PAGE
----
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Discussion Starter · #1 ·
Everyone knows the situation concerning the Snapper fishery. It's been a mess, for years. Sportsmen blameing the commercials, visa versa, Charter for Hire wanting this and that, but there may be an answer.
How about this for an idea to save the Snapper?
For decades, the government has paid farmers subsidies for NOT growing certain crops.
Why not apply this concept to commercial snapper fishermen?
Crops and Snapper are both commodities.
The NMFS always asks the fishermen to come up with plans.
The commercial sector did, and now they are 100% accountable. Each “shareholder” has an account containing the exact number of pounds they are allowed to catch annually. That allocation is based on their shares percentage of the commercial TAC.
Now, the Charter for Hire guys (hey Gary) have come up with a plan to be 100% accountable as well. It looks like that is going to happen too.
The recreational sector is lagging in accountability, for obvious reasons. It's a hugh fishery, and will not obtain accountability quickly. Then there's the fish counters. I'm not even going there. (but I do have a better counting plan).
The following plan would allow the recreational fishermen to fish a longer season, with a larger bag limit, while giving the sportsmen and NMFS time to come up with a workable plan.

It’s a simple plan. Maybe too simple, but it still makes sense to me.

Here goes:
The government (NMFS) could offer to purchase ½ of each commercial shareholders allocation for the highest market price recorded, for the next (?) years.
Any fisherman that didn’t jump at that, just plain hasn’t got any business sense.
This, if done properly, could leave millions & millions of pounds of snapper in the water.

Geez, that was too simple, even for the NMFS!
 

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snapper

Howdy,
I suggested this very thing over 3 years ago in the Snapper Manifesto;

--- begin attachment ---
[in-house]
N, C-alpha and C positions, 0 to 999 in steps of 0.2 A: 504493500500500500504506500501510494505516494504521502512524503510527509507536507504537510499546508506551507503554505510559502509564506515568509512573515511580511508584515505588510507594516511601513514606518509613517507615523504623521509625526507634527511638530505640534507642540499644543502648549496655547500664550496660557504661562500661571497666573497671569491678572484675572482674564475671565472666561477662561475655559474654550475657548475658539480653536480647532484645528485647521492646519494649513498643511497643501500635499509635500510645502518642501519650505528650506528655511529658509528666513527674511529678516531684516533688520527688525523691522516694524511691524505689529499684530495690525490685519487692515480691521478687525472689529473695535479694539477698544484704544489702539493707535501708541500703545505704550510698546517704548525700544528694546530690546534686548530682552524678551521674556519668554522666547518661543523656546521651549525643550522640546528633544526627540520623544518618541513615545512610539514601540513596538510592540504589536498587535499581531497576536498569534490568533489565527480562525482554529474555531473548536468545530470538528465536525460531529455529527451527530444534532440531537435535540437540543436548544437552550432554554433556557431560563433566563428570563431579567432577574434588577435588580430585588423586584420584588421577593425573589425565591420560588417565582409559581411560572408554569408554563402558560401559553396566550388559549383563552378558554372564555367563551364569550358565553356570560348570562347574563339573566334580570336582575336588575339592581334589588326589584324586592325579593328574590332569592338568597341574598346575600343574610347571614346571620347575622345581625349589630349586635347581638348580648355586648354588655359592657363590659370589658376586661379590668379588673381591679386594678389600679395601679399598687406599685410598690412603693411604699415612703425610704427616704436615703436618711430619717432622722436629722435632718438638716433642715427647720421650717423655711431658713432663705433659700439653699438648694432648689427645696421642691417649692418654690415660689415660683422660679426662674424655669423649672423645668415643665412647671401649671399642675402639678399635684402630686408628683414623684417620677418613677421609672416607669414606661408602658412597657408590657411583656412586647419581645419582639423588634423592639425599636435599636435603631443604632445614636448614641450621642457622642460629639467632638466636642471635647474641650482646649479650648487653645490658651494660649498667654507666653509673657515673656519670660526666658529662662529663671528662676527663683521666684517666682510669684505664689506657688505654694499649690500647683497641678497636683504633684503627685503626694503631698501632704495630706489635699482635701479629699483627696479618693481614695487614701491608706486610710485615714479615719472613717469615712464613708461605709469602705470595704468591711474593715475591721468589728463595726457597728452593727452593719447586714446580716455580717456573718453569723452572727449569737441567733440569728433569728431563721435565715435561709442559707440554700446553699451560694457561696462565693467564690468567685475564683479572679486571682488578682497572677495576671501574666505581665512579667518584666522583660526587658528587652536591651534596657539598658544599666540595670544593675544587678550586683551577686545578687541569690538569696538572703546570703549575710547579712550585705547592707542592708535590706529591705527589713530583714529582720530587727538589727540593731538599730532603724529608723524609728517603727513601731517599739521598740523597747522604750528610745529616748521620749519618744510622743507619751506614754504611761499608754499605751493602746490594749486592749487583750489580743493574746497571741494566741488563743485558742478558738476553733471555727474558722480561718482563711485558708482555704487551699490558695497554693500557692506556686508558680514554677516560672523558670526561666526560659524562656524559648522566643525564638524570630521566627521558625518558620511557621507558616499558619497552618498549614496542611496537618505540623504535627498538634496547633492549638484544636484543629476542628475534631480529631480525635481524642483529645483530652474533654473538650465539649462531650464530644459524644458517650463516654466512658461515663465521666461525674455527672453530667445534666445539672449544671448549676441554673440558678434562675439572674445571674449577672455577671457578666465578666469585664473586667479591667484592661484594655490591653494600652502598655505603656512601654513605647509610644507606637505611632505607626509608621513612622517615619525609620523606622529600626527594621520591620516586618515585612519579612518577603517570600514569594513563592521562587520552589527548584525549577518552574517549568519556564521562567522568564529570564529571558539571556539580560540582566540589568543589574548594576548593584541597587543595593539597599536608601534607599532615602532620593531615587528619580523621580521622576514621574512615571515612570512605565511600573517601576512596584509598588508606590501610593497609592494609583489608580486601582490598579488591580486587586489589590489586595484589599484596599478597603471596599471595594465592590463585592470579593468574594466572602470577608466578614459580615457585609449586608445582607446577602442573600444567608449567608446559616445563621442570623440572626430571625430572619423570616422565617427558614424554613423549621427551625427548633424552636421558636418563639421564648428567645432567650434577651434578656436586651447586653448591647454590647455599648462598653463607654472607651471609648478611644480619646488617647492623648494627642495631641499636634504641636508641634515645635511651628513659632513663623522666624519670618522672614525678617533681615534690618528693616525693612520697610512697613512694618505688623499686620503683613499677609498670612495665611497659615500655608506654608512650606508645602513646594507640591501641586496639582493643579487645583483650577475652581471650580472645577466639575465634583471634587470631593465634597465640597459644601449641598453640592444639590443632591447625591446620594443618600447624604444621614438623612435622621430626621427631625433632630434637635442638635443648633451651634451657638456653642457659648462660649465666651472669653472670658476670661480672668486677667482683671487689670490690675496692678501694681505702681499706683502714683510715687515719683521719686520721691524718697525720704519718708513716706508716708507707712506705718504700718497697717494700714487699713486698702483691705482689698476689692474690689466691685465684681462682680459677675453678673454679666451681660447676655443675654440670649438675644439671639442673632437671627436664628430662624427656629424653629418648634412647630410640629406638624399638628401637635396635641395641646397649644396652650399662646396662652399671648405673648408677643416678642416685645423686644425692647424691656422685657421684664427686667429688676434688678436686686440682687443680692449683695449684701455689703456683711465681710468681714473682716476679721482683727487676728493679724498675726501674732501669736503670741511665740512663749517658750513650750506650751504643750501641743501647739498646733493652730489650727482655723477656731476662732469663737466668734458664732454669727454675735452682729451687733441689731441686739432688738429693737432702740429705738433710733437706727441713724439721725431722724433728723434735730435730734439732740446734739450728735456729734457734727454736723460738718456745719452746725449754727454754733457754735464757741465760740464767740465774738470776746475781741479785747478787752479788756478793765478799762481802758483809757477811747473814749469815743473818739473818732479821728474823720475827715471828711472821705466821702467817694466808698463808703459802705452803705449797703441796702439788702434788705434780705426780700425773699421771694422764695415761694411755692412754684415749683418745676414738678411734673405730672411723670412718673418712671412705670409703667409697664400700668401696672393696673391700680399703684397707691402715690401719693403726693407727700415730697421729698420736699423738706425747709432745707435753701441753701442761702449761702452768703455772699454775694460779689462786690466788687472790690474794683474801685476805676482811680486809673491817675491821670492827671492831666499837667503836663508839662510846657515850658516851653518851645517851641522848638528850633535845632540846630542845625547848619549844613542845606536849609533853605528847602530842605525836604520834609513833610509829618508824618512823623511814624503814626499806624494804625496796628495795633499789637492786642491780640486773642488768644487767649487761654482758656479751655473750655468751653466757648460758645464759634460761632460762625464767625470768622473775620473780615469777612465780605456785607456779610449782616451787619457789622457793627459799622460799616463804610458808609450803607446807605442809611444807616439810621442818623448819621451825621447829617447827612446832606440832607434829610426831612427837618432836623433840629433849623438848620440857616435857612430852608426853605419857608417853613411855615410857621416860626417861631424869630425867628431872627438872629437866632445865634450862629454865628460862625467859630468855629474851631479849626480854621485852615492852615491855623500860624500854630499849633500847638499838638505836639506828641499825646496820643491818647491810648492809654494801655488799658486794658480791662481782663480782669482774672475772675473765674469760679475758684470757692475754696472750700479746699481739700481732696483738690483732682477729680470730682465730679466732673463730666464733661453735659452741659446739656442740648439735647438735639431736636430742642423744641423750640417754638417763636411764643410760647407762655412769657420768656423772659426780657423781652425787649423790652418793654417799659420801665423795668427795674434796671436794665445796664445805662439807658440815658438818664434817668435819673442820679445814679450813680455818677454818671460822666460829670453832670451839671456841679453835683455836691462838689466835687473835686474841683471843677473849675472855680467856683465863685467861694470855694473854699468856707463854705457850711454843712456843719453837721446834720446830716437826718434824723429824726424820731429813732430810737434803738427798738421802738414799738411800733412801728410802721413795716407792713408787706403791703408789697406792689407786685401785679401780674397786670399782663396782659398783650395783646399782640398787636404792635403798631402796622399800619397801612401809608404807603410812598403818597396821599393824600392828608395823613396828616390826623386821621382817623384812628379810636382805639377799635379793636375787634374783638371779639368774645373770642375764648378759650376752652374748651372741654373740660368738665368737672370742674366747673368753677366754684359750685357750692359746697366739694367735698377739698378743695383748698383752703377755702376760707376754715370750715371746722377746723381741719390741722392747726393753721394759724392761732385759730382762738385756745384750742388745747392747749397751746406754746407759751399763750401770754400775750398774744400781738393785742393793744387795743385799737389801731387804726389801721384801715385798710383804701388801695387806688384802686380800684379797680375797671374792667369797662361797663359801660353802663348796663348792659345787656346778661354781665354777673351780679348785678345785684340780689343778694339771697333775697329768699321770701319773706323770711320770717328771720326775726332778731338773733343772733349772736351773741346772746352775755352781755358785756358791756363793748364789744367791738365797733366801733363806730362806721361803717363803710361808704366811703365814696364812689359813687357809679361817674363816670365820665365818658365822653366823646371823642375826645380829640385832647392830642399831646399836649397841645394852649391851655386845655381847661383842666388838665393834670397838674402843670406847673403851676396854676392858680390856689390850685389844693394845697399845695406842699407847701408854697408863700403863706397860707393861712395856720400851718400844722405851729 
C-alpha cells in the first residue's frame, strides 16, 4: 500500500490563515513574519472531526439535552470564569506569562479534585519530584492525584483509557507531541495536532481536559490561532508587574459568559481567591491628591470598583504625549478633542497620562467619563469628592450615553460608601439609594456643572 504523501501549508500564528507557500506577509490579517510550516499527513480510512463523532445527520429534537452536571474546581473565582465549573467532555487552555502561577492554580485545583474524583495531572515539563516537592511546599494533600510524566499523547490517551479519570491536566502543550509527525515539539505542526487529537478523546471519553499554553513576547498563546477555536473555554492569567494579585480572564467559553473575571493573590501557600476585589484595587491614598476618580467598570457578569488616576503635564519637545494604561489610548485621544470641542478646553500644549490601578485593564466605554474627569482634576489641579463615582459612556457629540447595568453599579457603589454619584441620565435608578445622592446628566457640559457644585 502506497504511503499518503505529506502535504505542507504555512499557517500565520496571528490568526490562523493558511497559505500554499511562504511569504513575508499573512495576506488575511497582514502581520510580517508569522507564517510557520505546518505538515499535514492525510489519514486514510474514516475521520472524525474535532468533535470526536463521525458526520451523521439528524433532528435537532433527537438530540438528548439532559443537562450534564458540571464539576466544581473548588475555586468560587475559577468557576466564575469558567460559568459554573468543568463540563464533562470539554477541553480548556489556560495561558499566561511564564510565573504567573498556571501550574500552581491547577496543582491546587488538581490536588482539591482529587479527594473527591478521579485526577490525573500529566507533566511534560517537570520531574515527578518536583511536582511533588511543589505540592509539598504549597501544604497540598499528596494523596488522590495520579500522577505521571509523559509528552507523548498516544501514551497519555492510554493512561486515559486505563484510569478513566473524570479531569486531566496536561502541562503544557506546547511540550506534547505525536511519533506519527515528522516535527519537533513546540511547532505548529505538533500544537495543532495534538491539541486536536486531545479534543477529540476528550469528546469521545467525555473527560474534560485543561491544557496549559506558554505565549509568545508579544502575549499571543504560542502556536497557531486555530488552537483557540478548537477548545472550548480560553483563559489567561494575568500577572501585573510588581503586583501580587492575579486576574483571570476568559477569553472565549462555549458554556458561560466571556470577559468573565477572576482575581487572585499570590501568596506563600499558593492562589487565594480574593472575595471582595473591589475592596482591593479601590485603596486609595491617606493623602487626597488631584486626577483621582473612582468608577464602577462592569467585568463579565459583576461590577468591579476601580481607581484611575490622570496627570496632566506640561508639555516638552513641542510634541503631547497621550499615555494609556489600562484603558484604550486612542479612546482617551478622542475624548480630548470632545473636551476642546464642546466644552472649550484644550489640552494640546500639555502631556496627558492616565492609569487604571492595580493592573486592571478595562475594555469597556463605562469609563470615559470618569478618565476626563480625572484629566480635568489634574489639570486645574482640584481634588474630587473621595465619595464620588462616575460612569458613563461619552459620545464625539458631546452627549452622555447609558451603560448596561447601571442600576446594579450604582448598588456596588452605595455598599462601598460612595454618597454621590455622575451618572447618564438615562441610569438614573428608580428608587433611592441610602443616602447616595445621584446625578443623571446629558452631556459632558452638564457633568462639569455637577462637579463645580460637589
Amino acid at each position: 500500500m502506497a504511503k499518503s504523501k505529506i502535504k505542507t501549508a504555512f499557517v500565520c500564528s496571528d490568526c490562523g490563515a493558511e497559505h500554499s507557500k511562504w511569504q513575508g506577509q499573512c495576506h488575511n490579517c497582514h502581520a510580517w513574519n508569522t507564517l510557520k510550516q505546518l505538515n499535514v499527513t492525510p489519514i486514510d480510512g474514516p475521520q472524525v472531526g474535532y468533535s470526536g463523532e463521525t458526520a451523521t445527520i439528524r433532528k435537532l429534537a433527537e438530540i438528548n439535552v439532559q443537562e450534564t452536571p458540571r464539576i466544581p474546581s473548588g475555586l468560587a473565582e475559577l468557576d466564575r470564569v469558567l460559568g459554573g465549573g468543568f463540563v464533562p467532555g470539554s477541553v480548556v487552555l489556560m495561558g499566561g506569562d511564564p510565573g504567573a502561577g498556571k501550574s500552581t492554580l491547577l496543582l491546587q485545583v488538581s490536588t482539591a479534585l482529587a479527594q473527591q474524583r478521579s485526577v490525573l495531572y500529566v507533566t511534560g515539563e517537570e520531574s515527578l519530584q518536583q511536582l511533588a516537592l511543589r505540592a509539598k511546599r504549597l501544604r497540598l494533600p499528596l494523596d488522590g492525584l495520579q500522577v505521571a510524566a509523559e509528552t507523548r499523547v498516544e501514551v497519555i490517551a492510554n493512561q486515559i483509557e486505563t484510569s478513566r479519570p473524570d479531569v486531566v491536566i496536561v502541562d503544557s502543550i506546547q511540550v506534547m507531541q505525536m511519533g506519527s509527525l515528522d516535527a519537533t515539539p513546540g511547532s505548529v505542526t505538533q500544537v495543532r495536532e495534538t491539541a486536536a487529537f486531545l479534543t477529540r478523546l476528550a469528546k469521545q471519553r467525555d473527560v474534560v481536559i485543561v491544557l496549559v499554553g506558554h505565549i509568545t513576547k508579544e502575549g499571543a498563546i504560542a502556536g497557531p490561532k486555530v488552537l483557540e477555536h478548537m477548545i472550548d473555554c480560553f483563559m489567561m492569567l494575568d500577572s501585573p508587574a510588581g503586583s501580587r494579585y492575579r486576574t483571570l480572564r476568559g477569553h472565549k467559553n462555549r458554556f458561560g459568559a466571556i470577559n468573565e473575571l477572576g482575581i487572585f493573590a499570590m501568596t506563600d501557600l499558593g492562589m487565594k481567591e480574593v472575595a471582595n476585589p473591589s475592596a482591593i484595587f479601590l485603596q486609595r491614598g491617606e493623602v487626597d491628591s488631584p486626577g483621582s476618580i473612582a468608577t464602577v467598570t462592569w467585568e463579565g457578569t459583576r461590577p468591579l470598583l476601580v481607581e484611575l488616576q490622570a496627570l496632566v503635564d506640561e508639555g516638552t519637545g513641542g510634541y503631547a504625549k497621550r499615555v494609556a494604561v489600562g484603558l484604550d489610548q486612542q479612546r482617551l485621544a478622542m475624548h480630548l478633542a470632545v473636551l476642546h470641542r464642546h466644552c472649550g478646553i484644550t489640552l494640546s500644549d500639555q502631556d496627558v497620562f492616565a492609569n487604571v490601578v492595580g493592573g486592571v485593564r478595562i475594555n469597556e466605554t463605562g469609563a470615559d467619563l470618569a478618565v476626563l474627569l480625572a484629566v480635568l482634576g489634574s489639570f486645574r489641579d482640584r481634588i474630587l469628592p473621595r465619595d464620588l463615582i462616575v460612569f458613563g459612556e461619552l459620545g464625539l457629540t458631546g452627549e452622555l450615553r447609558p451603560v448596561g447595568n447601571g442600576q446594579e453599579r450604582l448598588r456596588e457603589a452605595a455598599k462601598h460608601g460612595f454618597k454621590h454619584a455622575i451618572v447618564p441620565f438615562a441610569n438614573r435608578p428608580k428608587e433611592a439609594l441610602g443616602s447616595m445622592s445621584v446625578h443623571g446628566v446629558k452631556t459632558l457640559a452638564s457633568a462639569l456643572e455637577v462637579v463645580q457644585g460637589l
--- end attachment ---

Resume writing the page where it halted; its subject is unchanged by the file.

"The federal government should compensate the commercial snapper fishermen, much like the federal government does farmers for not planting crops - pay them NOT to go fishing. It makes economic and ecological sense."

The problem is not knowing where the funding to do this would come from, and since NMFS is an arm of the Dept. of Commerce, there is no will to take them off the water.

The SOS Plan will remove a LOT of the CFH boats off of the water. The big push by EDF and the chief of NOAA is to implement Catch Shares. Since your analogy is farming subsidies, the result here will be "Catch-Share-Cropping", much like when sharecroppers were beholden to pay the landowner exorbitant fees to farm their land, fishermen will have to pay high rates to the owners of the quota.

Here's some quotes from EcoTrust Canada;

EcoTrust Canada, a community building non-profit division, released a scathing report on the impact of catch shares in British Columbia.
"Individual transferable quotas are being heavily promoted as a solution for both conservation and the financial ills plaguing fishing fleets around the world," said Tasha Sutcliffe, fisheries program manager for Ecotrust Canada. "However, our experience in B.C. is that highly unregulated, speculative ITQ markets can create as many problems as they solve."
"Under ITQ markets, working fishermen in British Columbia are increasingly becoming 'tenants' who pay exorbitant rents to landlords, or 'sealords,' who own all the quota. The lucrative leasing has, in turn, driven up the cost of fishing and the price of purchasing quota, making ownership prohibitively expensive for many fishermen," Sutcliffe said.

David Goethel, a New Hampshire fisherman and member of the New England council warned that with catch shares, and without a buyout or systems designed to assist small boat businesses, an economic and cultural disaster looms. "Absent massive intervention at a congressional level, most commercial fisheries in New England will contract to a handful of large boats in large ports and a way of life that has existed in New Hampshire for over 400 years will be lost," Goethel said. "Most of the fishermen I know wish to continue fishing as independent small boat owner/operators not as share croppers."